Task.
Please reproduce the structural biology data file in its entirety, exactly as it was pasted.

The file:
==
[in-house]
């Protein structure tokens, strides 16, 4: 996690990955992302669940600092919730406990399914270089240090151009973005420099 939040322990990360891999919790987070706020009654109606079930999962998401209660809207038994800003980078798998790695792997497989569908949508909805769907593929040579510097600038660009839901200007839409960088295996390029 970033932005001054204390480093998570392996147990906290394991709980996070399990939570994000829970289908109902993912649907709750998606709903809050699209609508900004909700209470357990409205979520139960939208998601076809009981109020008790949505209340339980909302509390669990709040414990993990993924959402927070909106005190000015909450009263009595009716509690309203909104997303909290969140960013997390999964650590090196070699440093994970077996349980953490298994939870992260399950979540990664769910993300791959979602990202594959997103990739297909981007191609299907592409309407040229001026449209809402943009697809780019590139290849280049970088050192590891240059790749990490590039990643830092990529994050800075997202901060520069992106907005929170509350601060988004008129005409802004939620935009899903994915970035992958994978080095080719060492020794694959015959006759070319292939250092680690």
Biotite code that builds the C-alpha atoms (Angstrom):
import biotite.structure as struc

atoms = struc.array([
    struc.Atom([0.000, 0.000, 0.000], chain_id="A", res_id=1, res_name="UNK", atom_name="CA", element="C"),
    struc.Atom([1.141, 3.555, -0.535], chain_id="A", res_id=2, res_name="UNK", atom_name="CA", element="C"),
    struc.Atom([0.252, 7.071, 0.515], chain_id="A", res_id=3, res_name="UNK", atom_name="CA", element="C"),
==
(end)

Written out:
[in-house]
């Protein structure tokens, strides 16, 4: 996690990955992302669940600092919730406990399914270089240090151009973005420099 939040322990990360891999919790987070706020009654109606079930999962998401209660809207038994800003980078798998790695792997497989569908949508909805769907593929040579510097600038660009839901200007839409960088295996390029 970033932005001054204390480093998570392996147990906290394991709980996070399990939570994000829970289908109902993912649907709750998606709903809050699209609508900004909700209470357990409205979520139960939208998601076809009981109020008790949505209340339980909302509390669990709040414990993990993924959402927070909106005190000015909450009263009595009716509690309203909104997303909290969140960013997390999964650590090196070699440093994970077996349980953490298994939870992260399950979540990664769910993300791959979602990202594959997103990739297909981007191609299907592409309407040229001026449209809402943009697809780019590139290849280049970088050192590891240059790749990490590039990643830092990529994050800075997202901060520069992106907005929170509350601060988004008129005409802004939620935009899903994915970035992958994978080095080719060492020794694959015959006759070319292939250092680690």
Biotite code that builds the C-alpha atoms (Angstrom):
import biotite.structure as struc

atoms = struc.array([
    struc.Atom([0.000, 0.000, 0.000], chain_id="A", res_id=1, res_name="UNK", atom_name="CA", element="C"),
    struc.Atom([1.141, 3.555, -0.535], chain_id="A", res_id=2, res_name="UNK", atom_name="CA", element="C"),
    struc.Atom([0.252, 7.071, 0.515], chain_id="A", res_id=3, res_name="UNK", atom_name="CA", element="C"),